HEATING, VENTILATION & AIR CONDITIONING
COMFORT IS KEY
Denis Kerr, sales director at
Krantz, explores the important
relationship between thermal
comfort in the workplace and
employee wellbeing and its impact
on productivity and health.
When we think about thermal
comfort in the workspace, it is
advised to avoid confusing the
term with air quality especially as
the two differ.
Air quality tends to pertain to controlled
environments such as laboratories, where
contaminants and pollutants must be removed
or displaced. The minimum fresh air must also
frequently vary according to the occupancy rate.
While air quality is more concerned with the
reduction of harmful particulates in an occupied
zone, thermal comfort has more of a relation to
BUILDING PRODUCTS | SEPTEMBER 8
employee health and wellbeing. As buildings must
be designed with employee health and wellbeing
as a priority, sophisticated air-distribution systems
must be able to provide a high-standard of
To ensure optimum thermal comfort is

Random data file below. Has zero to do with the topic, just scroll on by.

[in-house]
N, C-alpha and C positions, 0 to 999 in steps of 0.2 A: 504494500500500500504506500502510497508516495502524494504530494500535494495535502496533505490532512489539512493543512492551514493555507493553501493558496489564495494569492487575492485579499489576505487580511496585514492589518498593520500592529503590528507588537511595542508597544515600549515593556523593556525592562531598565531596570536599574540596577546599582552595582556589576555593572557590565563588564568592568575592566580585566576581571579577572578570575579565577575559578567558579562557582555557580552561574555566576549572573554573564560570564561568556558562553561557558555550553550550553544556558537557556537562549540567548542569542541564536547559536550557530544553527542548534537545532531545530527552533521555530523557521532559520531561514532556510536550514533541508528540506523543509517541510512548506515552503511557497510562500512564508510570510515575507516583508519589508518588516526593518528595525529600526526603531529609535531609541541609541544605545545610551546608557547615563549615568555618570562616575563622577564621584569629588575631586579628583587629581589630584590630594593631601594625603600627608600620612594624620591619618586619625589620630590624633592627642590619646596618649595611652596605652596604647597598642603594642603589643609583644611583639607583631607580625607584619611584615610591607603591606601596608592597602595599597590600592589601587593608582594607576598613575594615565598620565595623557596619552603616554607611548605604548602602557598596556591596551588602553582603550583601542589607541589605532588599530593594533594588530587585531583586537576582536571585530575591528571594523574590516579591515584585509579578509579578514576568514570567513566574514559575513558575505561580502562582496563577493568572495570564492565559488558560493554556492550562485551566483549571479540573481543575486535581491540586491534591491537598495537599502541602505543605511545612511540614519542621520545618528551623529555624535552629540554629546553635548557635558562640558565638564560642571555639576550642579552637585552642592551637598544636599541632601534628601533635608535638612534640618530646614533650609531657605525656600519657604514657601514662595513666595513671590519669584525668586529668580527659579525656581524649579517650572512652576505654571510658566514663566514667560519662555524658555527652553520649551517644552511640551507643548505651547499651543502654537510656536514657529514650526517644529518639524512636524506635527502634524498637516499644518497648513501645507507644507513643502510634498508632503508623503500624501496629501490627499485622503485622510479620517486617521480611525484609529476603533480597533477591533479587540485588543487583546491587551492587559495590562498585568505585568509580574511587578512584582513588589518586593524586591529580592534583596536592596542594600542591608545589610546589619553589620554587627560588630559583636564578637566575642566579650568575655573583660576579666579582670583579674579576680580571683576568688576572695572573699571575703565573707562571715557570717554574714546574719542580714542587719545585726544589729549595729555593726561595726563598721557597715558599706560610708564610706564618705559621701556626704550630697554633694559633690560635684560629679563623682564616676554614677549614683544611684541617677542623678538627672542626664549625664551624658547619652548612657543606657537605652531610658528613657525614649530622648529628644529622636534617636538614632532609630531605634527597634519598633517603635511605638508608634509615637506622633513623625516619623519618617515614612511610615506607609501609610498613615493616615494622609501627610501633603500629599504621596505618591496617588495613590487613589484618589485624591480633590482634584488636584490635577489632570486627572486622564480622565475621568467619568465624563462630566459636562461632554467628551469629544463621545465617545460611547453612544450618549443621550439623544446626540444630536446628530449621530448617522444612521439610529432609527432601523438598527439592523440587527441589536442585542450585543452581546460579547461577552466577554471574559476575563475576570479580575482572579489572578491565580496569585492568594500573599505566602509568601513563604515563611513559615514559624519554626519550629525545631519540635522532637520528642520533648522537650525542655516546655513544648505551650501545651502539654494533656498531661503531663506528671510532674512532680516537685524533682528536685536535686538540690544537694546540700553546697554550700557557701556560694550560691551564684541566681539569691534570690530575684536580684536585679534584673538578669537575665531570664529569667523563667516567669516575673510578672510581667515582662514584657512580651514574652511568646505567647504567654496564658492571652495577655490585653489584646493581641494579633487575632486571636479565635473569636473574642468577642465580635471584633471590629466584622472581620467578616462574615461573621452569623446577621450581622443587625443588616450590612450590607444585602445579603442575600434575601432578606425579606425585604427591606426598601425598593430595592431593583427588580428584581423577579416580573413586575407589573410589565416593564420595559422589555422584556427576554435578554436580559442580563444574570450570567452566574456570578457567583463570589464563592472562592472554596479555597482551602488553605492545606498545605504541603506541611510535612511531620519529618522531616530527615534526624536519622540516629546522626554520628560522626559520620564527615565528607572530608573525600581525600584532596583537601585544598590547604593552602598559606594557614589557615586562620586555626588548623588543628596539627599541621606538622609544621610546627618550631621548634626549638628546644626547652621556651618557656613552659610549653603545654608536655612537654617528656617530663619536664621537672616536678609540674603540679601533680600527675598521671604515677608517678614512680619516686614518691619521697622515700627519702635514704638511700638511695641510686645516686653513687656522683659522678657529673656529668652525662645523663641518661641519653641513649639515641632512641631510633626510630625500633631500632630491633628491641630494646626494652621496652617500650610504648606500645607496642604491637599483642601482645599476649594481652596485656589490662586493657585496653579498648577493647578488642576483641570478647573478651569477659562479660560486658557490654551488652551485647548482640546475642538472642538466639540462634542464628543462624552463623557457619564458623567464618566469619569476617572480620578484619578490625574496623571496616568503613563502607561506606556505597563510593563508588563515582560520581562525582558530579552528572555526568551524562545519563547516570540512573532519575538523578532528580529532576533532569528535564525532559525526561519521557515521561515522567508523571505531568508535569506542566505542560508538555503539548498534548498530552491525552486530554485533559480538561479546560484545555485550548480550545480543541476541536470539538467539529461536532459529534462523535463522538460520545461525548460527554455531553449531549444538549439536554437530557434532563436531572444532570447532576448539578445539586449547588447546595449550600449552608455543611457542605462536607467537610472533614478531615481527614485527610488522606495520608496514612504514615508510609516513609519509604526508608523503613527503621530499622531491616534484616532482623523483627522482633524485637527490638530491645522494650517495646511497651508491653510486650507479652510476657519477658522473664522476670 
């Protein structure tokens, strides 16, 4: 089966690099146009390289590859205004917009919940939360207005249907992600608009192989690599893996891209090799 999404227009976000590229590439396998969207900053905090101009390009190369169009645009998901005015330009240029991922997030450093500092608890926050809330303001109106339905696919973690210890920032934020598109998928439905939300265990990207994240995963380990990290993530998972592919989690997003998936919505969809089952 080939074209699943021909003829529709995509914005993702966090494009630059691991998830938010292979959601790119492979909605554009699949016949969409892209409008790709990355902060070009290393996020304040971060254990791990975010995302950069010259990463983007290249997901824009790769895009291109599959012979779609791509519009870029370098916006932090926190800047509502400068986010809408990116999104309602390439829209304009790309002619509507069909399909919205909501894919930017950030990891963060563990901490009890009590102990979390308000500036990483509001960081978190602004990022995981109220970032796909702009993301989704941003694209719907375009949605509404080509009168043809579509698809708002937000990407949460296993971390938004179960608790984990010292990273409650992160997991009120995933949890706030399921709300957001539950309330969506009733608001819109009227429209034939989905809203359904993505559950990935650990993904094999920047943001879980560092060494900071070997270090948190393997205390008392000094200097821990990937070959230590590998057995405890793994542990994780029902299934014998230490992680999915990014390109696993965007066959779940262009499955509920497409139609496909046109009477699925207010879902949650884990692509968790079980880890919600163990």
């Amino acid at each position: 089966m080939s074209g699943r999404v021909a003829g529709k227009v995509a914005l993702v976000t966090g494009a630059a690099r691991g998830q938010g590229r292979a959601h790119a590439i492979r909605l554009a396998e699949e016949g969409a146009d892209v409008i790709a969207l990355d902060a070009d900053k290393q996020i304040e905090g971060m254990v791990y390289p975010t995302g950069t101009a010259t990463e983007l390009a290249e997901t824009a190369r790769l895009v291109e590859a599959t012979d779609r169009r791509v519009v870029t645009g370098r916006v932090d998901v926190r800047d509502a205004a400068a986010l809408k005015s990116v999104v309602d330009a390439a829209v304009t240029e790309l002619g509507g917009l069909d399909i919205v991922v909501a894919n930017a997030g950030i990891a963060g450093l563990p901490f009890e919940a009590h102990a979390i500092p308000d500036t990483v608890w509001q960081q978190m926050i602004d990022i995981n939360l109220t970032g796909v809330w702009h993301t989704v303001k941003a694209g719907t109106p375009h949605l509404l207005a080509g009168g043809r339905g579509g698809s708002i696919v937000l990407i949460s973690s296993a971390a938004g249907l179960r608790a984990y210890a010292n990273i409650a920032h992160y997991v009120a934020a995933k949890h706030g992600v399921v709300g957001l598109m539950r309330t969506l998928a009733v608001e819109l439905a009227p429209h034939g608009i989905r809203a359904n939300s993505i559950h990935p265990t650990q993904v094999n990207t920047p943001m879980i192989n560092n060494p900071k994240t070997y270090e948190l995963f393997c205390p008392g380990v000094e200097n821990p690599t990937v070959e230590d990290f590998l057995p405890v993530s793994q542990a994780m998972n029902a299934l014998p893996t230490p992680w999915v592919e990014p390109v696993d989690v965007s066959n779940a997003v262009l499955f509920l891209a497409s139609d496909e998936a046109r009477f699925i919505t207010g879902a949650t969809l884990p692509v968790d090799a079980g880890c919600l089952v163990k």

maintained in occupied zones, businesses
selecting air-distribution systems are advised to
acquaint themselves with the standard: BS EN ISO
7730:2006, ‘Overview of design regulations for
thermal comfort’. This industry standard predicts
the estimated percentage of occupants which
could be dissatisfied with the level of thermal
comfort in a space.
ISO 7730 analyses the ‘predicted mean vote’
(PMV) with the ‘predicted percentage dissatisfied’
(PPD) to look at comfort limits. Companies
design, manufacture and select equipment to this
standard in order to ensure optimum comfort
levels are achieved in a working environment.
But how is this type of dissatisfaction measured?
Dissatisfied occupants are those who see their
Poor thermal comfort
can result in sickness